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Article

Internal Waves at the UK Continental Shelf: Automatic Mapping Using the ENVISAT ASAR Sensor

Plymouth Marine Laboratory, Prospect Place, The Hoe, Plymouth PL1 3DH, UK
*
Author to whom correspondence should be addressed.
Remote Sens. 2020, 12(15), 2476; https://doi.org/10.3390/rs12152476
Received: 10 June 2020 / Revised: 24 July 2020 / Accepted: 30 July 2020 / Published: 2 August 2020
(This article belongs to the Section Ocean Remote Sensing)

Abstract

:
Oceanic internal waves occur within stratified water along the boundary between water layers of different density and are generated when strong tidal currents flow over seabed topography. Their amplitude can exceed 50 m and they transport energy over long distances and cause vertical mixing when the waves break. This study presents the first fully automated methodology for the mapping of internal waves using satellite synthetic aperture radar (SAR) data and applies this to explore their spatial and temporal distribution within UK shelf seas. The new algorithm includes enhanced edge detection and spatial processing to target the appearance of these features on satellite images. We acquired and processed over 7000 ENVISAT ASAR scenes covering the UK continental shelf between 2006 and 2012, to automatically generate detailed maps of internal waves. Monthly and annual internal wave climatology maps of the continental shelf were produced showing spatial and temporal variability, which can be used to predict where internal waves have the most impact on the seabed environment and ecology in UK shelf seas. These observations revealed correlations between the temporal patterns of internal waves and the seasons when the continental shelf waters were more stratified. The maps were validated using well-known seabed topographic features. Concentrations of internal waves were automatically identified at Wyville-Thomson Ridge in June 2008, at the continental shelf break to the east of Rosemary Bank in January 2010 and in the Faroe-Shetland Channel in June 2011. This new automated methodology has been shown to be robust for mapping internal waves using a large SAR dataset and is recommended for studies in other regions worldwide and for SAR data acquired by other sensors.

Graphical Abstract

1. Introduction

Oceanic internal waves (IWs) usually develop in stratified water, in which pycnoclines form boundaries that separate water layers of different density. The density difference may be driven by temperature (thermoclines) or salinity (haloclines), with thermoclines occurring more commonly in the open ocean. IWs are common in continental shelf regions, and where brackish water overlies saltwater at the mouths of large rivers. IWs can be generated by strong tidal currents that flow over a seabed of varying topography, such as shelf breaks and shallow sills. IWs are responsible for transferring energy between the large-scale tides and small-scale mixing. On the continental shelf, when their energy reaches the seabed, the shear stress causes sediment disturbance and resuspension. Areas prone to such disturbance form an ideal habitat for certain benthic animals, and hence should be considered for protection when planning offshore developments such as renewable energy devices and oil and gas platforms.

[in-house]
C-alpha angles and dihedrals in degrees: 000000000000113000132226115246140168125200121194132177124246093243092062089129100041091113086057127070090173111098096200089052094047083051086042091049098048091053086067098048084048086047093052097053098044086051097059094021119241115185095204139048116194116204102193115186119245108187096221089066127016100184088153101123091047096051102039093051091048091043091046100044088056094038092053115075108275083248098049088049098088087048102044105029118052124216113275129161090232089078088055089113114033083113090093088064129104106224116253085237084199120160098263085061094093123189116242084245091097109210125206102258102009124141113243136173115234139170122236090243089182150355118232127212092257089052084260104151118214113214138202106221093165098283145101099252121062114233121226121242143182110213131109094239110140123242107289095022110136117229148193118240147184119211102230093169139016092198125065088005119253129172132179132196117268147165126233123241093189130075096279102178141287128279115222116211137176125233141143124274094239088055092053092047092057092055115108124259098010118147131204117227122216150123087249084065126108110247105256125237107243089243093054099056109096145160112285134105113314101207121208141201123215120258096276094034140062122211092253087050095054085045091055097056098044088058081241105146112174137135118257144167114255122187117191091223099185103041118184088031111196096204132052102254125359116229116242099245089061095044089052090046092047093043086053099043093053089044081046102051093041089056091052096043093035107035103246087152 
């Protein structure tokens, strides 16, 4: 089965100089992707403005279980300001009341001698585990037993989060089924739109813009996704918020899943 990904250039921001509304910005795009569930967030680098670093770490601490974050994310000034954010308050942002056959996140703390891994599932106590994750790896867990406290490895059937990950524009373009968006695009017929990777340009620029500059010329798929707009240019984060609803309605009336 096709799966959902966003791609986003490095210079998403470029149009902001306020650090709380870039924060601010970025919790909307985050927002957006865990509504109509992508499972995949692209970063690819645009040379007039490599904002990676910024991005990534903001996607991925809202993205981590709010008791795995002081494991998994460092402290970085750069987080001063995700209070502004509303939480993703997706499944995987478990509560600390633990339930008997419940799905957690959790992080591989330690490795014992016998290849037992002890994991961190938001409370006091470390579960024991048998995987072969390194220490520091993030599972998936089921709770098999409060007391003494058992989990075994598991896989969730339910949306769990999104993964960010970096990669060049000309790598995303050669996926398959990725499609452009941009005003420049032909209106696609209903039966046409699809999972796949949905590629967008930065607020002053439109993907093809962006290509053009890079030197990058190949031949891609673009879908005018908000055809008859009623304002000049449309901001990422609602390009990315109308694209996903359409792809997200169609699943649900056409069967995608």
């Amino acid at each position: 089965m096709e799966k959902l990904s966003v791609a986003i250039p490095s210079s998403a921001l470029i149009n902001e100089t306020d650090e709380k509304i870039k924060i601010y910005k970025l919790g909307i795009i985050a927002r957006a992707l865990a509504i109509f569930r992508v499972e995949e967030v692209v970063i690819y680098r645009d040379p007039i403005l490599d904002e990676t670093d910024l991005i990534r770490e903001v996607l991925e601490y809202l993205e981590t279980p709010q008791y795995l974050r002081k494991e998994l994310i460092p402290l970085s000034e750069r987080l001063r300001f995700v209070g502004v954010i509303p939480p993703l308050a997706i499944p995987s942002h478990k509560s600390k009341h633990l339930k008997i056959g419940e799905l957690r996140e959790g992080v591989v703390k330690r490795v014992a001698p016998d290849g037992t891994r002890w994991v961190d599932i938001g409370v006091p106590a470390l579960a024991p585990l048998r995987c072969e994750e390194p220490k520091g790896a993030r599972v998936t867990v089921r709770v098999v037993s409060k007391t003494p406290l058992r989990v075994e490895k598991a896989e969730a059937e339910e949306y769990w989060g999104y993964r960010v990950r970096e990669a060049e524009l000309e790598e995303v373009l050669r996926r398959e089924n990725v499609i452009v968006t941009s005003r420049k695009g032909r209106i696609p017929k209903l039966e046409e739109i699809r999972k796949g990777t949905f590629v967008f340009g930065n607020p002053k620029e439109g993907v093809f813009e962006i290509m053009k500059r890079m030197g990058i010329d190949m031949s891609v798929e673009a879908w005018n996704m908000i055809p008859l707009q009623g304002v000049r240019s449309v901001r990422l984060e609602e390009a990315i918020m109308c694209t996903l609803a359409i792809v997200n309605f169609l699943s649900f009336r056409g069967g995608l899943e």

A deeper understanding of the mechanisms of IW formation and interaction with the coastal environment requires the collection and analysis of large volumes of experimental measurements. Traditionally, measurements of IW fields have been carried out using instruments deployed in the ocean, such as moored buoys equipped with temperature, salinity and ocean current sensors or by using acoustic instruments such as sonars on ships. However, in situ measurements are time-consuming, expensive and unsuitable for large-scale observations. Remote sensing (RS) methods provide an alternative to in situ observations of IWs. RS methods are inexpensive and can provide excellent spatial coverage and consistency of observations. They provide insight into the space-time distribution of IWs that are dynamic and diverse.